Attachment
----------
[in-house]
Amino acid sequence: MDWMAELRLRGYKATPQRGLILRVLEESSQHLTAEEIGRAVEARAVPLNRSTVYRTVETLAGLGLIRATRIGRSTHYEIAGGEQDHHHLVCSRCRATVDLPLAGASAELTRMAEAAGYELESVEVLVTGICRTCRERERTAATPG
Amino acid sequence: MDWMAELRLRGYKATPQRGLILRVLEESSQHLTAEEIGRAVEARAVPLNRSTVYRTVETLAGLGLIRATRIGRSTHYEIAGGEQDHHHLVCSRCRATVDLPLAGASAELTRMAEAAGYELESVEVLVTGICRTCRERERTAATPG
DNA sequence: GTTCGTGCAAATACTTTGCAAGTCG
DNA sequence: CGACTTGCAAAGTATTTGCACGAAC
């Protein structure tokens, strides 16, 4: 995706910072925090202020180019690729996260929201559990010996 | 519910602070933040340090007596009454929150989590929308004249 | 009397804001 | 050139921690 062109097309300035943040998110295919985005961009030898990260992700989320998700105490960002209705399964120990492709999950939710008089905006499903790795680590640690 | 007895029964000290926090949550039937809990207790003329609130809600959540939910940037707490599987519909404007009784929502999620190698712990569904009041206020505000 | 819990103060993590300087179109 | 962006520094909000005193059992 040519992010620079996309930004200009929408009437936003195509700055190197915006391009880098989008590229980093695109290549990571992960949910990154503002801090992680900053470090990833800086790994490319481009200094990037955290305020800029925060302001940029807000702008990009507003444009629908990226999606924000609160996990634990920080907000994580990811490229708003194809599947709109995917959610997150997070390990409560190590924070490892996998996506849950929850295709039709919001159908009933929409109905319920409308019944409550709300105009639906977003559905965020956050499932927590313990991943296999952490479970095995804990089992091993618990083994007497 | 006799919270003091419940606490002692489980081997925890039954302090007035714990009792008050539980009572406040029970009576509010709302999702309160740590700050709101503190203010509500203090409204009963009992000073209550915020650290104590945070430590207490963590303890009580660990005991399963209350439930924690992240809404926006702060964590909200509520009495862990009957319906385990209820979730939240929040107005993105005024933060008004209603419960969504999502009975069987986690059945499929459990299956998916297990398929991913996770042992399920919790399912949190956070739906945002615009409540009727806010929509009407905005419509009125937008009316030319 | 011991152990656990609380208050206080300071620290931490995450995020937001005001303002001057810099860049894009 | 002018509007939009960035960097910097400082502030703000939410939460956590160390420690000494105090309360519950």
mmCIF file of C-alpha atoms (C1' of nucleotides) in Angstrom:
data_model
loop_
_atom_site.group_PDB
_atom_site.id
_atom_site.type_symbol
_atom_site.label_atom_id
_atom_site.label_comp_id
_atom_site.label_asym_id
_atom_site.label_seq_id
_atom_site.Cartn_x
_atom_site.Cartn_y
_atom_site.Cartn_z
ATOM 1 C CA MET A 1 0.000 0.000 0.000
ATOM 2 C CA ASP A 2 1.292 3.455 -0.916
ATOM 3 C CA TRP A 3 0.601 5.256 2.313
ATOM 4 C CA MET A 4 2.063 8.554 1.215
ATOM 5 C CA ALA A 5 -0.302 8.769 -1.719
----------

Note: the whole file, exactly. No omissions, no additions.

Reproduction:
[in-house]
Amino acid sequence: MDWMAELRLRGYKATPQRGLILRVLEESSQHLTAEEIGRAVEARAVPLNRSTVYRTVETLAGLGLIRATRIGRSTHYEIAGGEQDHHHLVCSRCRATVDLPLAGASAELTRMAEAAGYELESVEVLVTGICRTCRERERTAATPG
Amino acid sequence: MDWMAELRLRGYKATPQRGLILRVLEESSQHLTAEEIGRAVEARAVPLNRSTVYRTVETLAGLGLIRATRIGRSTHYEIAGGEQDHHHLVCSRCRATVDLPLAGASAELTRMAEAAGYELESVEVLVTGICRTCRERERTAATPG
DNA sequence: GTTCGTGCAAATACTTTGCAAGTCG
DNA sequence: CGACTTGCAAAGTATTTGCACGAAC
């Protein structure tokens, strides 16, 4: 995706910072925090202020180019690729996260929201559990010996 | 519910602070933040340090007596009454929150989590929308004249 | 009397804001 | 050139921690 062109097309300035943040998110295919985005961009030898990260992700989320998700105490960002209705399964120990492709999950939710008089905006499903790795680590640690 | 007895029964000290926090949550039937809990207790003329609130809600959540939910940037707490599987519909404007009784929502999620190698712990569904009041206020505000 | 819990103060993590300087179109 | 962006520094909000005193059992 040519992010620079996309930004200009929408009437936003195509700055190197915006391009880098989008590229980093695109290549990571992960949910990154503002801090992680900053470090990833800086790994490319481009200094990037955290305020800029925060302001940029807000702008990009507003444009629908990226999606924000609160996990634990920080907000994580990811490229708003194809599947709109995917959610997150997070390990409560190590924070490892996998996506849950929850295709039709919001159908009933929409109905319920409308019944409550709300105009639906977003559905965020956050499932927590313990991943296999952490479970095995804990089992091993618990083994007497 | 006799919270003091419940606490002692489980081997925890039954302090007035714990009792008050539980009572406040029970009576509010709302999702309160740590700050709101503190203010509500203090409204009963009992000073209550915020650290104590945070430590207490963590303890009580660990005991399963209350439930924690992240809404926006702060964590909200509520009495862990009957319906385990209820979730939240929040107005993105005024933060008004209603419960969504999502009975069987986690059945499929459990299956998916297990398929991913996770042992399920919790399912949190956070739906945002615009409540009727806010929509009407905005419509009125937008009316030319 | 011991152990656990609380208050206080300071620290931490995450995020937001005001303002001057810099860049894009 | 002018509007939009960035960097910097400082502030703000939410939460956590160390420690000494105090309360519950």
mmCIF file of C-alpha atoms (C1' of nucleotides) in Angstrom:
data_model
loop_
_atom_site.group_PDB
_atom_site.id
_atom_site.type_symbol
_atom_site.label_atom_id
_atom_site.label_comp_id
_atom_site.label_asym_id
_atom_site.label_seq_id
_atom_site.Cartn_x
_atom_site.Cartn_y
_atom_site.Cartn_z
ATOM 1 C CA MET A 1 0.000 0.000 0.000
ATOM 2 C CA ASP A 2 1.292 3.455 -0.916
ATOM 3 C CA TRP A 3 0.601 5.256 2.313
ATOM 4 C CA MET A 4 2.063 8.554 1.215
ATOM 5 C CA ALA A 5 -0.302 8.769 -1.719